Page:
As I lay where the moss grows that's as green as a tropical sea,
I think about my feelings and nobody's there but me.
The garden has been designated a "schoolyard habitat" by the National Wildlife Federation. In all, 820 U.S. schools -- also including Barrett Elementary -- have sites so labeled.
There is a more traditional feel to the colonial garden at the Arlington Traditional School, which takes it cues from Colonial Williamsburg and is used by teachers when students study colonial Virginia. The garden features authentic plants of the era and similarly attentive historical details: a sundial fringed with lavender, a crushed oyster shell pathway, a colonial-style white picket fence. Not only is the garden used as a tie-in for trips to Williamsburg, but the Nature Conservancy, a nonprofit organization based in Ballston, uses the garden to teach kids about endangered plant species.
In Maryland, Brookside Gardens, renowned for its Japanese teahouse, ponds and acres of careful landscaping, offers children an interactive garden on the theme of a Native American folk tale called "The Three Sisters." It is planted with corn and beans and other crops and flowers that are associated with Native American culture. Several times a year, Brookside also offers "Discover Tables," which enable families and children to make nature-based crafts and take them home.
Every summer since 1971 the National Arboretum, a 440-acre swath of rare and colorful greenery abutting the Anacostia River, has provided a children's garden program. This summer more than 100 children are participating, each being given a 5-by-15-foot plot to create and tend. In addition to growing vegetables and flowers, the kids take part in skits and other activities that teach them about plants and the growing cycle.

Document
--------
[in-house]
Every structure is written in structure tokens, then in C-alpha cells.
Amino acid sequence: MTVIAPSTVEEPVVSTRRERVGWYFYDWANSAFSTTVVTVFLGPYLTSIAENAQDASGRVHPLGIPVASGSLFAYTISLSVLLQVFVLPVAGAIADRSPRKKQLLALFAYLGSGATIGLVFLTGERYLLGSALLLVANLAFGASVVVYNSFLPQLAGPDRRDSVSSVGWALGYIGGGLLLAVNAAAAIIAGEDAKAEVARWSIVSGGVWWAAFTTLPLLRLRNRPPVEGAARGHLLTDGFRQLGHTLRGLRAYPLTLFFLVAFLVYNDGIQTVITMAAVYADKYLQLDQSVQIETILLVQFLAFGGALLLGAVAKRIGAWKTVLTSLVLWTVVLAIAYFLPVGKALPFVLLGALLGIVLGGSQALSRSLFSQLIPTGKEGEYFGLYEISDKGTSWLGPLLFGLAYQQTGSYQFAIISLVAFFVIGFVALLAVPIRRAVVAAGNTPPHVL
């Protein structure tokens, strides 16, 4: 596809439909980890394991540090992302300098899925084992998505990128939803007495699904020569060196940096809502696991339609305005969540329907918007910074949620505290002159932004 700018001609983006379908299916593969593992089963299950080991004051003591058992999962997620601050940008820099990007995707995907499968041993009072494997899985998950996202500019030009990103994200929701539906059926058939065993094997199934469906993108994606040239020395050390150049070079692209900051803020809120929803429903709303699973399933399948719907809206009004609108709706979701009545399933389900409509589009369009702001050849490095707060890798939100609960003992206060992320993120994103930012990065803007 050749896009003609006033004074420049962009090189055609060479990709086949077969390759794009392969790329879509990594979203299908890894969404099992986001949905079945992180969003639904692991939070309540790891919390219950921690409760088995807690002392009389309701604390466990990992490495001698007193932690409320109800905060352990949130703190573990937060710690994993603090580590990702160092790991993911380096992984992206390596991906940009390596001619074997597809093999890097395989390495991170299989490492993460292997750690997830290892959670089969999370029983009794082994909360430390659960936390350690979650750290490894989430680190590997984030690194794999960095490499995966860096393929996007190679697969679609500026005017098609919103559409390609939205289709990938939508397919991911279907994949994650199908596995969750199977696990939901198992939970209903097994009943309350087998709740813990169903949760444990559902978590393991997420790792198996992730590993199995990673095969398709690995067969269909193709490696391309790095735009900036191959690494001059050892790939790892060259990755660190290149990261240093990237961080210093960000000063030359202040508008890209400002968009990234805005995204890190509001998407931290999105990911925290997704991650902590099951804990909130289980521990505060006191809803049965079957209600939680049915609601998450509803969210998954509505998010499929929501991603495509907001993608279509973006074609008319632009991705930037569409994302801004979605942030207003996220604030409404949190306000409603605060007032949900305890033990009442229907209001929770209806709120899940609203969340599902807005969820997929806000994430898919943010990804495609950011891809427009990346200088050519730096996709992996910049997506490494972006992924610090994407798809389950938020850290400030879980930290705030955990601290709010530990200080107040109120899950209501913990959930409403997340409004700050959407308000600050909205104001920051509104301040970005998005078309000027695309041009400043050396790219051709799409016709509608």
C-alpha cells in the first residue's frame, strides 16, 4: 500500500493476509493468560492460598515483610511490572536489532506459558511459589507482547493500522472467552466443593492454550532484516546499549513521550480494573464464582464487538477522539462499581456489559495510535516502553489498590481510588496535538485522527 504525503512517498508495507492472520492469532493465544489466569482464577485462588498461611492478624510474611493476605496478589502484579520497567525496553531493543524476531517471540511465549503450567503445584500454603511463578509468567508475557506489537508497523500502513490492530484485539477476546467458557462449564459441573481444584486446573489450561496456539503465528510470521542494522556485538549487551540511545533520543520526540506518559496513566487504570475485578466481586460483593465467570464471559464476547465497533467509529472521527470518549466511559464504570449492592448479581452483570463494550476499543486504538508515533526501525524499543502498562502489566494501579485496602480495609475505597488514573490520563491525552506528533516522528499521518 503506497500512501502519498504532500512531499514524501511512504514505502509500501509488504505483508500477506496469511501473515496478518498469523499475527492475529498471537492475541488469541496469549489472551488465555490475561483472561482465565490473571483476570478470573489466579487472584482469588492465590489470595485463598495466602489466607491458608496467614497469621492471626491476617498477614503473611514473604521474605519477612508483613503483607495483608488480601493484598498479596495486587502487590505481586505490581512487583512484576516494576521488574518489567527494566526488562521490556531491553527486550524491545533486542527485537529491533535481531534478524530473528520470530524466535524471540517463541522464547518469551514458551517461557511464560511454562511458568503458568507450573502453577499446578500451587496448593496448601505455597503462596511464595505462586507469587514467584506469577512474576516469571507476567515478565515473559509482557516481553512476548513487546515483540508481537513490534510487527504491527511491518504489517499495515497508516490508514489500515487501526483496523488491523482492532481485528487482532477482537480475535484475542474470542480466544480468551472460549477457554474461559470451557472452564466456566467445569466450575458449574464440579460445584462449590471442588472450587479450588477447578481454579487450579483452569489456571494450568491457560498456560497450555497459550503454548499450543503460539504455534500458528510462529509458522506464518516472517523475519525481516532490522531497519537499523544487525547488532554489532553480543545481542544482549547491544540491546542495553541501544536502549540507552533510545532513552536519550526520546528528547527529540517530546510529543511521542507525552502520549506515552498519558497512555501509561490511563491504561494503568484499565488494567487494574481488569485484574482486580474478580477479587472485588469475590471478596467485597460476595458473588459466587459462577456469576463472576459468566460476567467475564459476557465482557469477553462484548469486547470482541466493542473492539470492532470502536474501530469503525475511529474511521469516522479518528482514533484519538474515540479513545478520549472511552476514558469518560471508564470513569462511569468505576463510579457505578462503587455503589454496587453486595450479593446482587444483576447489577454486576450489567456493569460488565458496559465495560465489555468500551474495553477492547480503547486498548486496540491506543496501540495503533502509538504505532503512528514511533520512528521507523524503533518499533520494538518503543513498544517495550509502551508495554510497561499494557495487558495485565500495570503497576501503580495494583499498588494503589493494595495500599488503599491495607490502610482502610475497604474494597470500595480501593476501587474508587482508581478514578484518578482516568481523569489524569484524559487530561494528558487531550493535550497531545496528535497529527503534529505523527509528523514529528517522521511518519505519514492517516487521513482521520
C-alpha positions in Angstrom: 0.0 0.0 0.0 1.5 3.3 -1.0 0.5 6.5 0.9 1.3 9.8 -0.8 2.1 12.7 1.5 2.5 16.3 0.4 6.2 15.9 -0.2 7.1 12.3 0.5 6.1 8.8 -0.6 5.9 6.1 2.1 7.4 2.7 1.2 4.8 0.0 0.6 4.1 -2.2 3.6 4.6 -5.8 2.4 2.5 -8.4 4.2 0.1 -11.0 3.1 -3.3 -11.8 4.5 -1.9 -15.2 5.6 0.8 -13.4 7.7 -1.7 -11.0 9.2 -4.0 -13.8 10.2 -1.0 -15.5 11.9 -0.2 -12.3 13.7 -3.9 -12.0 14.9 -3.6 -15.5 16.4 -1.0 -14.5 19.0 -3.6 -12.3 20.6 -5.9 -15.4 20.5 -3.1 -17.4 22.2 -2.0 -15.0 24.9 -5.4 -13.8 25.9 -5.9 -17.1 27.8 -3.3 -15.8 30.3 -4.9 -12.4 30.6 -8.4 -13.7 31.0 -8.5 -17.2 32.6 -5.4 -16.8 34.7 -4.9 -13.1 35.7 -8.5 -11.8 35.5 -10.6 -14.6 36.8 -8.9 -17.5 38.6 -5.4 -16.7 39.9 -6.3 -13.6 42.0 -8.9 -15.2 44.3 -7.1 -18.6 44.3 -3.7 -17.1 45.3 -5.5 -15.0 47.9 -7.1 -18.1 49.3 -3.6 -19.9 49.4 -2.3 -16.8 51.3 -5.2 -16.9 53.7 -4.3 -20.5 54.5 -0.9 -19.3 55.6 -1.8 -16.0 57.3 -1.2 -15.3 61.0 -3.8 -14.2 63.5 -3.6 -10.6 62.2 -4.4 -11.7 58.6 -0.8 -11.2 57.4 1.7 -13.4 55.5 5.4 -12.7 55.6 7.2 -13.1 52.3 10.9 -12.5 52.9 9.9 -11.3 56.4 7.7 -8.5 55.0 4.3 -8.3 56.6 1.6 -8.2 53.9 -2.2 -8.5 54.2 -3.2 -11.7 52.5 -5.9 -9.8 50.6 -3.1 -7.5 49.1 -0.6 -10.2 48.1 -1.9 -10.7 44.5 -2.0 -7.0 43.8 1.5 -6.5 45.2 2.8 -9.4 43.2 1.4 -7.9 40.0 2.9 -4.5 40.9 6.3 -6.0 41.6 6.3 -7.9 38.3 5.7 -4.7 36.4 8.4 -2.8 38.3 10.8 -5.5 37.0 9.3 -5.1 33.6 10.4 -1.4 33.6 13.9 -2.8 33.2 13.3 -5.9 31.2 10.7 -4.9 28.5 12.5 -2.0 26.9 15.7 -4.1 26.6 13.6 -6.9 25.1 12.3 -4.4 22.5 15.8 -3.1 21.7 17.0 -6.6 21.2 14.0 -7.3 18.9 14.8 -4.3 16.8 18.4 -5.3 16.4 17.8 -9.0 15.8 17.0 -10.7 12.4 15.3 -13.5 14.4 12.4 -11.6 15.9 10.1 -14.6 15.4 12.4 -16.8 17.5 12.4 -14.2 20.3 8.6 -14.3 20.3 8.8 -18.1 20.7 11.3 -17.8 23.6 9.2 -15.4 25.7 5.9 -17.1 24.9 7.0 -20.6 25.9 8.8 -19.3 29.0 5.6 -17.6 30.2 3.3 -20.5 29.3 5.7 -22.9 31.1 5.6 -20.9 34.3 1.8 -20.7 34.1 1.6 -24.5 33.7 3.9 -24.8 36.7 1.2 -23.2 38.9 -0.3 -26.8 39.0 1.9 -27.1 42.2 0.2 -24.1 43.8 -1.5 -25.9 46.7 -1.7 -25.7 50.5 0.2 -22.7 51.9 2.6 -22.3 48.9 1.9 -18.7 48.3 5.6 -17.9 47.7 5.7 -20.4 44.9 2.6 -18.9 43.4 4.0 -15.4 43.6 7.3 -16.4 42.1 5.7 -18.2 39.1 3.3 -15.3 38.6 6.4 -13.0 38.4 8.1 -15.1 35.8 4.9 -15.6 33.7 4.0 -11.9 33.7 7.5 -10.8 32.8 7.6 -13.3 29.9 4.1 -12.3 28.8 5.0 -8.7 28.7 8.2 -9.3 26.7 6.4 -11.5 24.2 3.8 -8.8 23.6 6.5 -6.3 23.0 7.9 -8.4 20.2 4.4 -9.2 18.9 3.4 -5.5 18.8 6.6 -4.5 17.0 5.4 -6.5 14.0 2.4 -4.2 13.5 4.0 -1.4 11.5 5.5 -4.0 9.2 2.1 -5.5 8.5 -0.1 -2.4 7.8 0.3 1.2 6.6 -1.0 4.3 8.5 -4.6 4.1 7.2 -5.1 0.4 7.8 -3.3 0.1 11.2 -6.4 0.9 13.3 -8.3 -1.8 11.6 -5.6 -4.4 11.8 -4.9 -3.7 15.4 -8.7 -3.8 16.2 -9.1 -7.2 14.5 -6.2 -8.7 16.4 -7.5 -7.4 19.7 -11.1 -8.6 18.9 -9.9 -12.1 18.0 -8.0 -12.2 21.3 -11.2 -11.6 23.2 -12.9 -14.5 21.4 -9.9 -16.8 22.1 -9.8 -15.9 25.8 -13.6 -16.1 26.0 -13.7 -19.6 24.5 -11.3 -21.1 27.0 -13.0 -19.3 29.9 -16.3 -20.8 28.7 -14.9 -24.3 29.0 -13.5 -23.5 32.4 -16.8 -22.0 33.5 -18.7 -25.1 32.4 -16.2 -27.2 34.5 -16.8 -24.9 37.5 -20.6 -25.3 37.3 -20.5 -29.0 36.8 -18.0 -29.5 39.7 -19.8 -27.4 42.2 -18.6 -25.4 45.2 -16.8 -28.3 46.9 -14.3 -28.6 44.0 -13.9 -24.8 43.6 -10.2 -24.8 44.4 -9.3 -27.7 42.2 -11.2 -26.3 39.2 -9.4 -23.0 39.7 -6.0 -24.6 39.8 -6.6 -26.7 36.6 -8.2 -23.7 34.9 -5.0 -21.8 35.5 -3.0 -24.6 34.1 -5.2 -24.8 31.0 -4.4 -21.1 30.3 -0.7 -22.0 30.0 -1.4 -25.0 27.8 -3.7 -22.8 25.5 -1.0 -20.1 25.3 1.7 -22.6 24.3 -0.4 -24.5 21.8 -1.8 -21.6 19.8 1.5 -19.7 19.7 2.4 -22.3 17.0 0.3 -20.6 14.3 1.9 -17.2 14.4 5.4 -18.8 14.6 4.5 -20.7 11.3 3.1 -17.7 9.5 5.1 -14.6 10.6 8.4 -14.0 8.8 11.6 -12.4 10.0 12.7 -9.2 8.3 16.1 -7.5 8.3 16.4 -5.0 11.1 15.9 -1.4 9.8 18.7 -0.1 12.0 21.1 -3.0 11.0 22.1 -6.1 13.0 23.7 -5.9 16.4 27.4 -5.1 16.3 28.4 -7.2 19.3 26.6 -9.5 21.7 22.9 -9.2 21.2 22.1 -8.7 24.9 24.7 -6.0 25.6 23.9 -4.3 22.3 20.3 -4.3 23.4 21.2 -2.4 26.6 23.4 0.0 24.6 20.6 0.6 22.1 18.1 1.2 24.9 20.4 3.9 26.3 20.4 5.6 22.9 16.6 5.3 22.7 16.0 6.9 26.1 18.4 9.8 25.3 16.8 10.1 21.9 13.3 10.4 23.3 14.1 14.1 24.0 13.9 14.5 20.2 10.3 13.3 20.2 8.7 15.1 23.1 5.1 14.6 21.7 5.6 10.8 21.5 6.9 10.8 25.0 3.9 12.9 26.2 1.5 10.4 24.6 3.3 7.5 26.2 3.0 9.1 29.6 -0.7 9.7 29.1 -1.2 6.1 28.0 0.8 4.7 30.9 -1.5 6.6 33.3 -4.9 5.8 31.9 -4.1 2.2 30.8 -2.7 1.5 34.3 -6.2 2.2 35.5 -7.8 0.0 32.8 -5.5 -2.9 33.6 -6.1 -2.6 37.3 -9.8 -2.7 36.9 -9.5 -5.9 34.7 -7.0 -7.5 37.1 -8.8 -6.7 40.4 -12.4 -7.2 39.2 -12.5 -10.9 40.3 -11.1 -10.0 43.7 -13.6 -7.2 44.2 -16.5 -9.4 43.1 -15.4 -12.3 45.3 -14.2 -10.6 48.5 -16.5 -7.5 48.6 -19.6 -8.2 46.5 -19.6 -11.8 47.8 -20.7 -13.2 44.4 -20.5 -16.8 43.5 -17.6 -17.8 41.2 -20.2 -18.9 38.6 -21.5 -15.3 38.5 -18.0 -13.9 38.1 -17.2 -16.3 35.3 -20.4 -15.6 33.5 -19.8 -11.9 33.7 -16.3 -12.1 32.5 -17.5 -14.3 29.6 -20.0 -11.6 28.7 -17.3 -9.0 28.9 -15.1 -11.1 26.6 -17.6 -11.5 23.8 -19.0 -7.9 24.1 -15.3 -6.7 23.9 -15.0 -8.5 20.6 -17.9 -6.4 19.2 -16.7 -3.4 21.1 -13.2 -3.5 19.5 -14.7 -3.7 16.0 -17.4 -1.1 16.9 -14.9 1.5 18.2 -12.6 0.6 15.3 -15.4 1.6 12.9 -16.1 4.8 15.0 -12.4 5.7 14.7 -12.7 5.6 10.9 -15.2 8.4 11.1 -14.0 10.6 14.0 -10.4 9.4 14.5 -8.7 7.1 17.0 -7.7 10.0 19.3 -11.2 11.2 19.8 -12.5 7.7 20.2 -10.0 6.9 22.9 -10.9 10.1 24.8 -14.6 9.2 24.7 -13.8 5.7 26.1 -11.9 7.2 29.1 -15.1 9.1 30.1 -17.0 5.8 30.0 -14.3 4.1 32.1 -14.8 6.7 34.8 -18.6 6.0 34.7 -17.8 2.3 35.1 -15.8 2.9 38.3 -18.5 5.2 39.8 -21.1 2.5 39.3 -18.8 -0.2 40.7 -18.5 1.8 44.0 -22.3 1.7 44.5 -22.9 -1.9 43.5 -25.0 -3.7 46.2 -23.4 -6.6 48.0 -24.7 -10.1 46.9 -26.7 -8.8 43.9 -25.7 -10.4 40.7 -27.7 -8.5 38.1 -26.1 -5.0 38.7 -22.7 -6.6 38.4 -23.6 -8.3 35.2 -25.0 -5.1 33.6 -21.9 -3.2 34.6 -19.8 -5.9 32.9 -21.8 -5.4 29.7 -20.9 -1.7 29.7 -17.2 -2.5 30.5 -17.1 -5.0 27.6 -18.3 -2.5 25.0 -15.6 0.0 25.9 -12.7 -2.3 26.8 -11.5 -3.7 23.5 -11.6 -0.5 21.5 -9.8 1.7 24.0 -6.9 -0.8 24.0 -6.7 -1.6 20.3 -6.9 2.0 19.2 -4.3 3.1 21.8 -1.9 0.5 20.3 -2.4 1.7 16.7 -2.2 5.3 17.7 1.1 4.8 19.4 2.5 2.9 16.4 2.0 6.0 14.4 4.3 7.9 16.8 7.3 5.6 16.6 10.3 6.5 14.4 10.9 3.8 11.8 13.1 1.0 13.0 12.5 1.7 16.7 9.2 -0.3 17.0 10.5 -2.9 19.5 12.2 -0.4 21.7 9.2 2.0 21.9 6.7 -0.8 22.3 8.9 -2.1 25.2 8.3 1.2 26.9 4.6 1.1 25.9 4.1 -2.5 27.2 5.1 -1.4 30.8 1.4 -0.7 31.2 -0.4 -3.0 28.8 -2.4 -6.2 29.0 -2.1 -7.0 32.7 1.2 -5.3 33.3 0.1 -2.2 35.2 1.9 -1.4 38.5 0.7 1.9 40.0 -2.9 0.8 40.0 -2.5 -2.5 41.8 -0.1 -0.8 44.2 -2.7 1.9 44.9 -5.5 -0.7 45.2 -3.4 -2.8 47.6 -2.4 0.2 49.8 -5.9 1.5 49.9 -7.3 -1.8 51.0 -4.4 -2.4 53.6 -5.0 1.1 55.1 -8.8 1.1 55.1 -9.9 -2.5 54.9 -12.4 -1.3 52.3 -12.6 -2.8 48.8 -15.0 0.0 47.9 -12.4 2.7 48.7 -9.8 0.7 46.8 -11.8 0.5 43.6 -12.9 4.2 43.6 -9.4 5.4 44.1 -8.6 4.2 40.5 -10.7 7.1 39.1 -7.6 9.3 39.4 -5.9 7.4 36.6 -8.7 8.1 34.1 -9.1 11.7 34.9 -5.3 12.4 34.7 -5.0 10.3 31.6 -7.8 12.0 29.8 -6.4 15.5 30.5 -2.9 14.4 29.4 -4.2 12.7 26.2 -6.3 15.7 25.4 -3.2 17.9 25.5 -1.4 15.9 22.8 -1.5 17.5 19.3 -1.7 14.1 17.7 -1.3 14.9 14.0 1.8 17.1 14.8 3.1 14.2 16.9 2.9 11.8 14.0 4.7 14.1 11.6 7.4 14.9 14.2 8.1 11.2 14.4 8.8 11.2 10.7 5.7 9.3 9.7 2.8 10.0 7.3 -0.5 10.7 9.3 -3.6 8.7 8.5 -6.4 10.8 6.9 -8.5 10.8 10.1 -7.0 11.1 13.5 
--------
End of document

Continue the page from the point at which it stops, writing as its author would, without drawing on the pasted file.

All across the District, community garden plots spill out of unused patches of dirt along city streets. Teaching gardens, too, have begun to sprout, often in areas that can really use them.
"The kids named it God's Petworth Community Garden," says LeeAnn Schray, pastor for Lutheran Social Services for D.C., speaking of the cozy garden she has created for children and their parents out of an unused lot on Georgia Avenue. "It has been a parking lot and party spot at night. There were drugs and everything else going on back here. So, we leased the space. We wanted to do something wonderful for these kids."
Today, the lot is dotted with white plastic wading pools filled with dirt and planted with vegetables and flowers. Neighborhood kids helped Schray plant the garden and help her maintain it. Schray is talking to four neighborhood schools about building vegetable gardens on their grounds and then creating a habitat trail to join them all.
At Lincoln Multicultural Middle School in Columbia Heights, a joint effort with the Corcoran Gallery has produced a garden specializing in medicinal herbs, such as chamomile and mint. The idea is to give teenagers hands-on experience with plants that could lead some of them into a horticultural career, and, more generally, to encourage such character skills as patience and hard work. The students have also created a special peace garden, in memory of student Hang Nguyen, who was killed in 1996. Surrounding the garden beds are student-designed pillars, each decorated with colorful mosaic motifs.
At Watkins Elementary School in Southeast, local children's garden enthusiast Molly Dannenmaier helped parents and teachers create a dinosaur garden that is full of such antediluvian plants as mosses and ferns; a performing plants garden with Chinese-lantern and obedience plants and lady's mantle that, she says, "shines like jewels"; and a garden of time, with four-o'clocks and morning glories.
As Dannenmaier puts it in her book A Child's Garden, "In answer to children's inevitable curiosities about nature, we offer them books, television shows and computer learning programs instead of taking them outside to touch, feel and smell the real thing."
Barbara Hall is a freelance writer who frequently covers horticultural issues and education.